The Patient Protection and Affordable Care Act (PPACA) isn’t quite one year old but has already had far reaching effects while generating visceral responses from all involved. For those who were added to the roles of covered individuals..a sigh of relief. For just about everyone else..retching, headaches, fear and loathing. From insurance providers and employers to hospitals and physicians, the expectation of the implementation of the PPACA is being met with the same reservation and feeling of doom as I had when my mother would say “Just wait till your father gets home”.
One response on the part of hospitals and physicians has been the purchase of practices by hospitals, essentially turning the physicians into employees. The benefits to hospitals are a steady group of physicians referring patients to the hospitals’ inpatient and outpatient facilities, control over certain physician activities, collection of physician related fees and collecting the savings for reduced overhead expenses. The benefits to physicians are a steady, pre-established salary, bonuses that can be paid without regard to Stark regulations and limited management of day to day office activities and staff. An additional benefit to these physicians is the ability to collectively bargain with their employer. That’s right, a union!
The National Labor Relations Act was enacted in 1935 at the same time that the Federal Labor Relations Board was formed. The Act was designed to “protect the rights of employees and employers, to encourage collective bargaining, and to curtail certain private sector labor and management practices, which can harm the general welfare of workers, businesses and the U.S. economy”. Several groups of workers were excluded from the Act’s protection, including independent contractors, federal employees, domestic servants and agricultural workers to name a few. Implied, but not specifically stated, were physicians also. The Civil Service Reform Act was enacted in 1978 to cover previously exempted federal employees, giving them the right to collectively bargain with the United States Government.
Physician unions are not new and have been in existence for many years. Their numbers peaked around 1974, with an estimated total membership of 55K. That was a time when physicians were seeking specific relief from malpractice liability cost increases, relief from government regulation and talk of nationalized health care. Those numbers have drifted downward but remain steady at about 40K. The main reasons cited for lack of interest in unions is that currently they can’t be used as collective bargaining units for reimbursement. Physicians are also afraid to join for fear of bringing the wrath of the federal government down upon them. An article on the history of physician unions and recent legal developments is here.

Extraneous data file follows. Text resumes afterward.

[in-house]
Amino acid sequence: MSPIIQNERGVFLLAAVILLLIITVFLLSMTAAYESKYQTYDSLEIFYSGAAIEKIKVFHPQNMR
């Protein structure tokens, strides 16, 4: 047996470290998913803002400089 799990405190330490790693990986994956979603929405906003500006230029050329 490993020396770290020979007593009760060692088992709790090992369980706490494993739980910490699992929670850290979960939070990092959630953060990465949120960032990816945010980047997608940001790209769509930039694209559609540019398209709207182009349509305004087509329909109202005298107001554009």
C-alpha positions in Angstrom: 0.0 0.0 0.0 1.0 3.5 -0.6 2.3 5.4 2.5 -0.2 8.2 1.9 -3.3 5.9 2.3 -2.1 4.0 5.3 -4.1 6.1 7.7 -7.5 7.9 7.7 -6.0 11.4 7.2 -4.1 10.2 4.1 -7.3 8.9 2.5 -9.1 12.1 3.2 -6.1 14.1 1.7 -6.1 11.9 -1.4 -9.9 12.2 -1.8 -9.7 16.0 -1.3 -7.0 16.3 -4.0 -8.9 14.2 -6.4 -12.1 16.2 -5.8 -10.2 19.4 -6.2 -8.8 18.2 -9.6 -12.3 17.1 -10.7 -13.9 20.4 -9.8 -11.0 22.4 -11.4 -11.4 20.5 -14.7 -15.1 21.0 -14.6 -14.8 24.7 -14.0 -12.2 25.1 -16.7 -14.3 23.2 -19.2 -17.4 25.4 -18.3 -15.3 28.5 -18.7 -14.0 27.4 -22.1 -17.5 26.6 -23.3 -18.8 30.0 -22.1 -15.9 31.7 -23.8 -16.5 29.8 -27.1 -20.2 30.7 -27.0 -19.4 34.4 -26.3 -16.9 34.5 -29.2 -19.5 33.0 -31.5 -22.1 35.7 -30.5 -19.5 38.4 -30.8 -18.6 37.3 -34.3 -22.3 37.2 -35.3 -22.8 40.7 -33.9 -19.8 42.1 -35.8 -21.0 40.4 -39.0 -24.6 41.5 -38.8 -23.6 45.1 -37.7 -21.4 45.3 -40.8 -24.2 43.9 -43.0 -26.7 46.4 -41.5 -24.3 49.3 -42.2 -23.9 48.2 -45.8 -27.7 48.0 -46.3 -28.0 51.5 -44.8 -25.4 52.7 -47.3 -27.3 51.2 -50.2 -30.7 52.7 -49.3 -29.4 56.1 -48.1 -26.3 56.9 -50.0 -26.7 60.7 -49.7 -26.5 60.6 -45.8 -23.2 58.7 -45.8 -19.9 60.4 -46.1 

An interesting article comparing the issues currently affecting the state employees in Wisconsin and the author’s father, who is a physician, is here. I agree. Physicians are as much a group that should be allowed to unionize as much as any other health related personnel. If we take the definition of an employee vs an independent contractor and apply the test to the current physician/Medicare relationship, the waters appear to be a little muddy on the subject, in the physician’s favor.
Medicare requires a contract to participate. Medicare requires the physician to obtain and supply them with an NPI (National Provider Identification number) before an application of participation will even be considered. Medicare requires the physician to supply banking information for remittance of electronic payments (checks will not be issued). Medicare sets its fee schedule and tells physicians what they will pay; there is no negotiation possible. Medicare sets specific guidelines for documentation of physician/patient encounters to justify certain levels of charges submitted to them; no exception and if incorrect, the penalty for each offense is a $5,000 fine and up to ten years in jail. All of these items, plus many more, are requirements and NONE are negotiable.
“An employer has the right to control an employee.” Since physicians are “hired” by Medicare to see and treat Medicare patients for a fixed fee (fee schedule-non-negotiable), “the right to direct and control the workers” (Medicare dictates how documentation is to be done, how charges are to be submitted, how remittance will be made and penalties to be levied if not done correctly), … but also as to the details, manner and means by which the results were accomplished. ” Another factor to be considered is the term and duration of the relationship between the company and the workers. The relationship of an independent contractor generally contemplates the completion of an agreed service and result within a stipulated period of time. On the other hand, an employment relationship generally contemplates a continuous rendering of services for an indefinite time” (Medicare “agreements” are yearly and automatically renewable unless terminated by either party in writing).
Since the majority of physicians, in most communities, rely on Medicare as the single largest payer in any given market, most physicians or practices could not survive without participating with Medicare. And with the implementation of the PPACA, more of our income will be dependent upon government sponsored programs. Under these circumstances, physicians have little choice except to continue working with Medicare. It would only seem fair if we could at least negotiate like any other group with our employer.
Hey NLRB, you can’t have your cake and eat it too.
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